US defence officials unveiled Thursday a much-anticipated final request for tech firms to bid on a massive contract to provide the Pentagon with a comprehensive cloud computing service.
Tech titans including Amazon and Microsoft have already spent months jockeying for a winning offer on the prestigious contract, which could be worth as much as $10 billion (roughly Rs. 68,500 crores) over a decade.
The Joint Enterprise Defense Infrastructure, better known by its nerdy name JEDI Cloud Program, ultimately will see all military branches sharing information in one system that can be scoured in real time with the help of artificial intelligence.
Currently, the Navy, Air Force and Army use separate clouds, so the benefits of immediately shared information, for instance by a pilot, could be huge.
He or she might have instant access to data collected by troops on the ground, a drone or a ship at sea, speeding the flow of vital intelligence.
Pentagon Chief Information Officer Dana Deasy said the Defense Department is appealing to outside firms because it needs help learning how to put in place a cloud of this scope.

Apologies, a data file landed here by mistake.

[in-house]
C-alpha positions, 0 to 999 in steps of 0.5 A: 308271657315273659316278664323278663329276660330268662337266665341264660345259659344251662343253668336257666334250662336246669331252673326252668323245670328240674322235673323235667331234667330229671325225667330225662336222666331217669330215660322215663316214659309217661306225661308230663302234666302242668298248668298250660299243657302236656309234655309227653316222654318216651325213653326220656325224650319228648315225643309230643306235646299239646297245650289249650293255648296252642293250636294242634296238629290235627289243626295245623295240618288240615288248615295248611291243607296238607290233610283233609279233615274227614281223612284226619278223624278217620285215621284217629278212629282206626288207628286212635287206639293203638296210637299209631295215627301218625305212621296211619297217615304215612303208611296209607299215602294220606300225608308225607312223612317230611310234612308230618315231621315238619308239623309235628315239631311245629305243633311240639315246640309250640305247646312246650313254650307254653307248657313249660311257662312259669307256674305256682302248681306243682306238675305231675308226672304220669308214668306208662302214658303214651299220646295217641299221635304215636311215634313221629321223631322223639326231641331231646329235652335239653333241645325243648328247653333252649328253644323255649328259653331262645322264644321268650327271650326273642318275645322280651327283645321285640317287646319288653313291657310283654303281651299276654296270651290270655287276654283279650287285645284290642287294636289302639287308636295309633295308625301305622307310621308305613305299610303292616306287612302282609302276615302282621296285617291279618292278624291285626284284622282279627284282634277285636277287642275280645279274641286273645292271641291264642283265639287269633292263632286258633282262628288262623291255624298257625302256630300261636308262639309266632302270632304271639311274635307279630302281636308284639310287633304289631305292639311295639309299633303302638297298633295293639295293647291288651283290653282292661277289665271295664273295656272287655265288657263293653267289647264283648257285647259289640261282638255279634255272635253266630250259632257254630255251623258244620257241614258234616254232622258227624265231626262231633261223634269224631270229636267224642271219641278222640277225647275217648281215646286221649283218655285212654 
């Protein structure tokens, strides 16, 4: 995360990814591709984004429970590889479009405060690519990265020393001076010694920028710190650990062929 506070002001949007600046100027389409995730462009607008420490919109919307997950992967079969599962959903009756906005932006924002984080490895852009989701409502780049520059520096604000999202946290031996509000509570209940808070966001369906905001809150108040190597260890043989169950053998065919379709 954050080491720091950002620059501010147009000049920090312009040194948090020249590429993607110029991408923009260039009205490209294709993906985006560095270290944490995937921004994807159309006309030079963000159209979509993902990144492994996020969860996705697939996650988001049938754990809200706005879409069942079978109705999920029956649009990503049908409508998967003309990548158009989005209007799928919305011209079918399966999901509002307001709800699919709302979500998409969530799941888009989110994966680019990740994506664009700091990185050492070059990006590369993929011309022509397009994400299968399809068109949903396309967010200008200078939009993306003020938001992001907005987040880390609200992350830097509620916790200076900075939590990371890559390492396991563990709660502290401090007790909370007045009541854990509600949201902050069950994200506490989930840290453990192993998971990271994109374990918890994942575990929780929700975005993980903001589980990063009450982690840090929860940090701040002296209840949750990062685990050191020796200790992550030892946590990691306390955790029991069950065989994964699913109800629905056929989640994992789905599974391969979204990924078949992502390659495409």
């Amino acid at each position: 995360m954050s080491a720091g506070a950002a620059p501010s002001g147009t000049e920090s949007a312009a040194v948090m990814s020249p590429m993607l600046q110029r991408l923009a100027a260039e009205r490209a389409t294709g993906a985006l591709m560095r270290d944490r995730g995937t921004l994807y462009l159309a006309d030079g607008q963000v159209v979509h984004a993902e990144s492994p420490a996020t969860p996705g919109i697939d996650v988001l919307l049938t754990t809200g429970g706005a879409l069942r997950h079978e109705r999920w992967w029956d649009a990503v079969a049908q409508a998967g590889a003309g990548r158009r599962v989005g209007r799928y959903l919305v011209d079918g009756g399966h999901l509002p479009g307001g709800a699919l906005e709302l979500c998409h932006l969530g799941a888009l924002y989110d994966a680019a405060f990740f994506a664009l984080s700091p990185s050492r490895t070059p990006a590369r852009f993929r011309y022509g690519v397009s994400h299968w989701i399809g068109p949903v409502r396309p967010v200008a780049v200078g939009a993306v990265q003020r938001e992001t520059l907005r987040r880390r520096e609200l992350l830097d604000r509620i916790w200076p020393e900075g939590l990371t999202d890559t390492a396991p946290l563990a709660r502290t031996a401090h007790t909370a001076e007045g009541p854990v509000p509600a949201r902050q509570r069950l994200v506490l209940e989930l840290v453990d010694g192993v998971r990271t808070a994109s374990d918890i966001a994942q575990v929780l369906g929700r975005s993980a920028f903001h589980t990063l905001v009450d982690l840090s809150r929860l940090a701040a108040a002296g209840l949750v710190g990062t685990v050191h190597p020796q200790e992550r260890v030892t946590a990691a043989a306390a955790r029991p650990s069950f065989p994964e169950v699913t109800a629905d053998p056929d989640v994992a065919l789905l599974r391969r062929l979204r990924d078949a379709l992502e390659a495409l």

“Battlefield advantage is driven by who has access to the best information that can then be analyzed to inform decision-making at the point of time and need,” Deasy said.
While JEDI will play a key role for future cloud needs, officials noted the Pentagon will continue to operate multiple cloud systems, for now at least.
Tech firms including Microsoft and Amazon have in recent weeks festooned the metro stop underneath the Pentagon with advertisements boasting of their cloud prowess, no doubt hoping to catch the eye of decision-makers in the building.
The contract will have an initial duration of two years, but can be renewed for various amounts of time up to 10 years.
And of course the bid winner will have a foot in the Pentagon door, potentially leading to other lucrative defence contracts.
A Silicon Valley backlash in recent months has seen thousands of tech workers protest their companies getting involved with the Pentagon.
In May, Google workers signed a petition protesting the firm’s involvement with the military in developing artificial intelligence to make US military drones better at recognizing what they are monitoring.
Google last month said it would not use AI for weapons or to “cause or directly facilitate injury to people,” as it unveiled a set of principles for the technologies.